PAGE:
Back on the road, there’s only a few miles on Rt 66 until I turn onto the Turquoise Trail, NM-14 S. It’s a pretty, scenic drive with some sweeping bends, a good road surface and gentle inclines and descents. Whilst good, it’s not great but probably better than the “66”option which is, I think, mostly I-25 S that is flat and featureless.

At Tejiras I re-join the post-1937 alignment of Rt 66. This continues all the way into Albuquerque. I waste 10 minutes on the city outskirts trying to fill up with gas but the attendant can’t get her system to even allow me to pre-pay $30, never mind actually dispense any gas. I walk away. Why the majority of US gas stations still cannot accept non-US credit cards at the pump is just unbelievable.

Turquoise Trail #1Turquoise Trail #2Turquoise Trail #3Rt 66 entering Albuquerque #1Rt 66 entering Albuquerque #2Rt 66 entering Albuquerque #3

Across the lot is a Smiths supermarket where I buy breakfast for tomorrow. Further down the road, I find a gas station where I can actually buy gas. Rt 66 into the city is a 4 lane highway lined with commerce. There are still quite a lot of old motel signs roadside, many neon, and some still operating it appears. But most are not in good condition, and some are downright tatty. For these, why they don’t update their shabby old signs I don’t know. I pass through the Nob Hill district where a bar I’d identified is located. However I then notice there is still 6 miles to go to the hotel.  It could mean an expensive Lyft or Uber ride. This maybe calls for a change of plan.

Monterey Non-Smokers Motel

Monterey Non-Smokers Motel #1

Monterey Non-Smokers Motel

The miles clock up through downtown, the app starts issuing weird directions, which I ignore, and I drive past the Monterey Non-Smokers Motel on the wrong side of the road. I’m then told to do a U-turn! Turning into a side road seems to be the only safe way to achieve this to avoid the oncoming traffic. Which I do, and then double-back and pull into the Motel parking lot, parking under the car port at Reception. I ask the receptionist about local eateries and she mentions Old Town Downtown a few blocks back, which I remember passing.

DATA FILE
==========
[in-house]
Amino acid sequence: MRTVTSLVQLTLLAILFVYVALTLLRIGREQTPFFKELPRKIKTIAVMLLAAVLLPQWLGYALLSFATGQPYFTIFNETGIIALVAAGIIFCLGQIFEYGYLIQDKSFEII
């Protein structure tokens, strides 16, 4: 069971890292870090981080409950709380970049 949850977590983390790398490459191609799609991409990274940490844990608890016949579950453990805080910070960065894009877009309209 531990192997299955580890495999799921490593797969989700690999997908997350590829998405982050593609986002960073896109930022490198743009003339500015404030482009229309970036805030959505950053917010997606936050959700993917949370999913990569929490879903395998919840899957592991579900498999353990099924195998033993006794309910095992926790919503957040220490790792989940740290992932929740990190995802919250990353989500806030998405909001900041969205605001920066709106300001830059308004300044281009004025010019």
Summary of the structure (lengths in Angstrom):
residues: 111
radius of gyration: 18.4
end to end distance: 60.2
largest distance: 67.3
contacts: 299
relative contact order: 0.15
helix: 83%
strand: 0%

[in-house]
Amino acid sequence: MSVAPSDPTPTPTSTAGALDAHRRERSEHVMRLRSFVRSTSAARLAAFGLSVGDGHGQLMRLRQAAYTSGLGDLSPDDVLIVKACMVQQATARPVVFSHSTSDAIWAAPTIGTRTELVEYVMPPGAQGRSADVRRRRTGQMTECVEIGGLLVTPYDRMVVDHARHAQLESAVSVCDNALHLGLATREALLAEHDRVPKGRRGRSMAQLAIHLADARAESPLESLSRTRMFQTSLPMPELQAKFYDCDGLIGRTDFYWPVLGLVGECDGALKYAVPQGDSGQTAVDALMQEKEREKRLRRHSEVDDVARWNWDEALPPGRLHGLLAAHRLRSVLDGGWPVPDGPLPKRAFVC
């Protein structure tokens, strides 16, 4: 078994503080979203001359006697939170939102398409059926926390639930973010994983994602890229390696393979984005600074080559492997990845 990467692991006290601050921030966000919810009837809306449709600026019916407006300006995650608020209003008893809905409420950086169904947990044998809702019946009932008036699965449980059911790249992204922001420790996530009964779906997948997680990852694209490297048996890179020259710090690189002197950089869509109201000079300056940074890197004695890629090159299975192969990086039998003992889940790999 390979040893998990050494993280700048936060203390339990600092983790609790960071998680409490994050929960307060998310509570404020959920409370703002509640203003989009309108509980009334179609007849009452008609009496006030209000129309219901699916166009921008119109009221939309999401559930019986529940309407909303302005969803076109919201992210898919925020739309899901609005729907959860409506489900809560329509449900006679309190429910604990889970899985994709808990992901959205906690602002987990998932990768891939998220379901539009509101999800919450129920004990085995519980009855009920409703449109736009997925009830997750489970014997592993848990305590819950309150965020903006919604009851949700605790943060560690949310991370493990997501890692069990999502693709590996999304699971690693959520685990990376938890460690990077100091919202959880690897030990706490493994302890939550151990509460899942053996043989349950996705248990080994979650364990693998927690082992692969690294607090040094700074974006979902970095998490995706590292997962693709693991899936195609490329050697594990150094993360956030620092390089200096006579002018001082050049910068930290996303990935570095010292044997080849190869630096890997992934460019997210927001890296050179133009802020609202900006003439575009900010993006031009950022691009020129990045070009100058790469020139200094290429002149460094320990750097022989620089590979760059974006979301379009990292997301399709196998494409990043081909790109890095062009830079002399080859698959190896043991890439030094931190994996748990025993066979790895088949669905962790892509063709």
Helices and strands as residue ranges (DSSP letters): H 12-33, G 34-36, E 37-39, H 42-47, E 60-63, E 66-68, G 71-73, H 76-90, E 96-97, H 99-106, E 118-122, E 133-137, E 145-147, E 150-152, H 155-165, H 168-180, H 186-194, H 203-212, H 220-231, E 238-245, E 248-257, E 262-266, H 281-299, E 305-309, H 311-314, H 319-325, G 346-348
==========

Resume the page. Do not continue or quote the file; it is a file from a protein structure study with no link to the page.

But then she says that the El Vado Motel about 200 years down the street is their sister hotel. They have a beer taproom plus lots of small food outlets serving a patio area. She recommends it. It sounds intriguing so I decide to wander down and check it out after settling in.

However my room key won’t open the door to my room. Back to Reception, the lady comes out and she can’t open the door either. She’s confused as to how she didn’t know there’s a problem with it. Back in Reception she gives me a key to another room. Lucky they had vacancies!

This ‘new’ room is nice, well done out, a good size. The Motel is obviously a few years old but they’ve done a good job keeping it clean and tidy. It’s one of the most mentioned and iconic stops on Rt 66.

El Vado For Dinner

El Vado Motel #1

El Vado Motel

Unpacked, I check out the Uber and Lyft costs to Nob Hill and think it expensive. After that I then venture out to take photos of the Motel then walk down the street to El Vado. The taproom is open to 11 pm they tell me when I enquire, so that’s good. The food offerings include burgers, chicken, Puerto Rican, pizza and other stuff, so a good variety. The patio is very busy at 5.30 pm.

I decide I’ll come here for dinner and have a burger on my return. I went into the burger ‘shop’ to see what they sell and it is very small, basically just a kitchen. The units are all the same. The whole enterprise has a nice buzz about it as well, and I think I should support it as it’s a bit of a new, niche venture. Saves the Uber cost as well.